It’s hard to believe that for 27 years, humans were able to fly at supersonic speeds.
From 1976 to 2003, air travel was twice as fast as it is today, thanks to the Concorde, a brilliantly designed British-French passenger plane that could fly at supersonic speeds.
During the supersonic era, a Concorde flight from New York to London would take just 3.5 hours instead of the 7 hours that it currently takes.
So you're probably wondering why supersonic flights don't exist right now.
The answer is simple: their business model simply did not work. Routes were severely limited for the Concorde because of one main problem, the sonic boom.
The deafening thunderclap noise emitted by the aircraft when breaking the sound barrier would often break windows, crack plaster, and generally wreck havoc on homes that it flew over.
As a result, the FAA prohibited all civilian supersonic aircrafts from flying over land, preventing airliners like the Concorde from accessing highly profitable business routes.
Then following the deaths of 113 people in a Concorde crash in 2000, as well as operating in a depressed travel industry following 9/11, and the fluctuating profitability due to the inherent problems we noted above, British Airways and Air France decided to retire the Concorde in 2003.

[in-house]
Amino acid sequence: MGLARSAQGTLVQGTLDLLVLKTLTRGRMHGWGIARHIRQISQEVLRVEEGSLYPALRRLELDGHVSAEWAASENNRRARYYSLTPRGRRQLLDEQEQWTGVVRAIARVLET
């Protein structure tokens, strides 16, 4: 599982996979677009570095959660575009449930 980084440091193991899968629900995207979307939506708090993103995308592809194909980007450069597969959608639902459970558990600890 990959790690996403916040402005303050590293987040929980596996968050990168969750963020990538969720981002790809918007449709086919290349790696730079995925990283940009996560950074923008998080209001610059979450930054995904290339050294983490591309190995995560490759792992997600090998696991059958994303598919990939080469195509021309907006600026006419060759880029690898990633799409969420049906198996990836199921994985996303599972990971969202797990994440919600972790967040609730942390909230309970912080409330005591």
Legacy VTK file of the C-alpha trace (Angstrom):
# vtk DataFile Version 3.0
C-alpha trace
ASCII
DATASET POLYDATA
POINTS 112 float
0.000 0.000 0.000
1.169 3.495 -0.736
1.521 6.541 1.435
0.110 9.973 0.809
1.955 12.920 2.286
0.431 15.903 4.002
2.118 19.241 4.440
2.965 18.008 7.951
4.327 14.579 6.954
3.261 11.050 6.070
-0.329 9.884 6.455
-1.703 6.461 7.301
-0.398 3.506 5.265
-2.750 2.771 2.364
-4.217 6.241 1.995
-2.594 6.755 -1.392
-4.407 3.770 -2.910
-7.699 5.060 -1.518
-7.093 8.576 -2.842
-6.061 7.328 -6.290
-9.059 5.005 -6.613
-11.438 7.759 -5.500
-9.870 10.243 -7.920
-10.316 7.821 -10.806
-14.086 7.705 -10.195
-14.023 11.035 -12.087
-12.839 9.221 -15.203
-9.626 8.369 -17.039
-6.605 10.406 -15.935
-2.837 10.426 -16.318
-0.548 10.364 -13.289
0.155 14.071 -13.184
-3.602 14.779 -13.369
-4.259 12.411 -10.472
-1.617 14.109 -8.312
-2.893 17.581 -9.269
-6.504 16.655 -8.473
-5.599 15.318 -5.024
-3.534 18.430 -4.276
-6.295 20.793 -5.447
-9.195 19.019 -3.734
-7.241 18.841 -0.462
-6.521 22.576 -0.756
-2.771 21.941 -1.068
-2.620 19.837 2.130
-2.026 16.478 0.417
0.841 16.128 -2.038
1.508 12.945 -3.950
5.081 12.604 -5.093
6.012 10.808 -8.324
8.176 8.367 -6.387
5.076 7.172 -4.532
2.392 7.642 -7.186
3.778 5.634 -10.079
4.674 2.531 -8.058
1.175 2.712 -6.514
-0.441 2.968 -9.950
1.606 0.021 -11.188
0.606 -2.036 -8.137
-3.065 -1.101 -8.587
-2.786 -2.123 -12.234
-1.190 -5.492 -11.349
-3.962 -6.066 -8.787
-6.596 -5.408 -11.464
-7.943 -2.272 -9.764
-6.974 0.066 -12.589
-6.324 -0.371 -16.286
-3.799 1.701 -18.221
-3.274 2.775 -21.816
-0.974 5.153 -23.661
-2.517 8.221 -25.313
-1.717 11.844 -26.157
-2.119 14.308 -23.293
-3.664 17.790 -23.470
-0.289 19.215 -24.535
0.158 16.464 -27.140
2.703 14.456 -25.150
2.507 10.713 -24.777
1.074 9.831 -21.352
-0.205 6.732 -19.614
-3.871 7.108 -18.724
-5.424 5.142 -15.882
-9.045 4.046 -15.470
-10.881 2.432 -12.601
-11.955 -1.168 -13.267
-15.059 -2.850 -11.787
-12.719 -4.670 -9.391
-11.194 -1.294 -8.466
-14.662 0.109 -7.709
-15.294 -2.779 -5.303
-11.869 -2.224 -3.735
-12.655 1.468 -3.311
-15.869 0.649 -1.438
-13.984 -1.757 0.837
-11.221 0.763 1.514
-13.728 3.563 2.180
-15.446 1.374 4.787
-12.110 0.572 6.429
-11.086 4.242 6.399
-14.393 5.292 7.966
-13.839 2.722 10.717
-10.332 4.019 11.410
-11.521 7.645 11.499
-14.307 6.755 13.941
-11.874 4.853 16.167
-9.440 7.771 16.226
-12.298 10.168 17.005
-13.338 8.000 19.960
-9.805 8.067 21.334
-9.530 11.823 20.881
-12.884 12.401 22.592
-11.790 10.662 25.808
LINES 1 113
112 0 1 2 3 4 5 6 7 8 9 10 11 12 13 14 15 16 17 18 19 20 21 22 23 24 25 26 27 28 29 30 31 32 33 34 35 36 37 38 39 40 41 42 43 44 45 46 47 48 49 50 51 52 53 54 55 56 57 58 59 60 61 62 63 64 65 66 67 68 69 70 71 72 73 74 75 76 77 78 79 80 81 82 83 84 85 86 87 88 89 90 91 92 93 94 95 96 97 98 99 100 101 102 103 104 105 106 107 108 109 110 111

But could supersonic air travel be making a comeback?
Since 2003, NASA has been working hard to tame the sonic boom. The plan is to reduce the boom to a "sonic thump" no louder than a car door slamming 20 feet away. And, while there is still work to be done, NASA has made several strides in their efforts to re-establish supersonic travel, which you can read about here.
Additionally, earlier this year United Airlines announced that it would purchase 15 supersonic planes from a company called Boom.
Boom’s goal is to deliver passengers anywhere in the world within four hours for $100.
Boom is currently focused on developing a sustainable supersonic business with planes that are faster, cheaper, and environmentally friendly. Their method for producing supersonic aircrafts is far more efficient than the Concorde, allowing Boom to operate for 75% less than the Concorde, with the ultimate goal of being 95% less expensive.
Currently, Boom's plan is to only service international routes so that they won't have to worry about the FAA regulations.
Having said that, Boom and other similar companies will simply have a much better chance of survival if they can fly lucrative domestic business routes.
And, if NASA and aviation entrepreneurs have anything to say about it, their hard work should eventually be enough to persuade the FAA to lift the ban, paving the way for a sustainable world of supersonic air travel.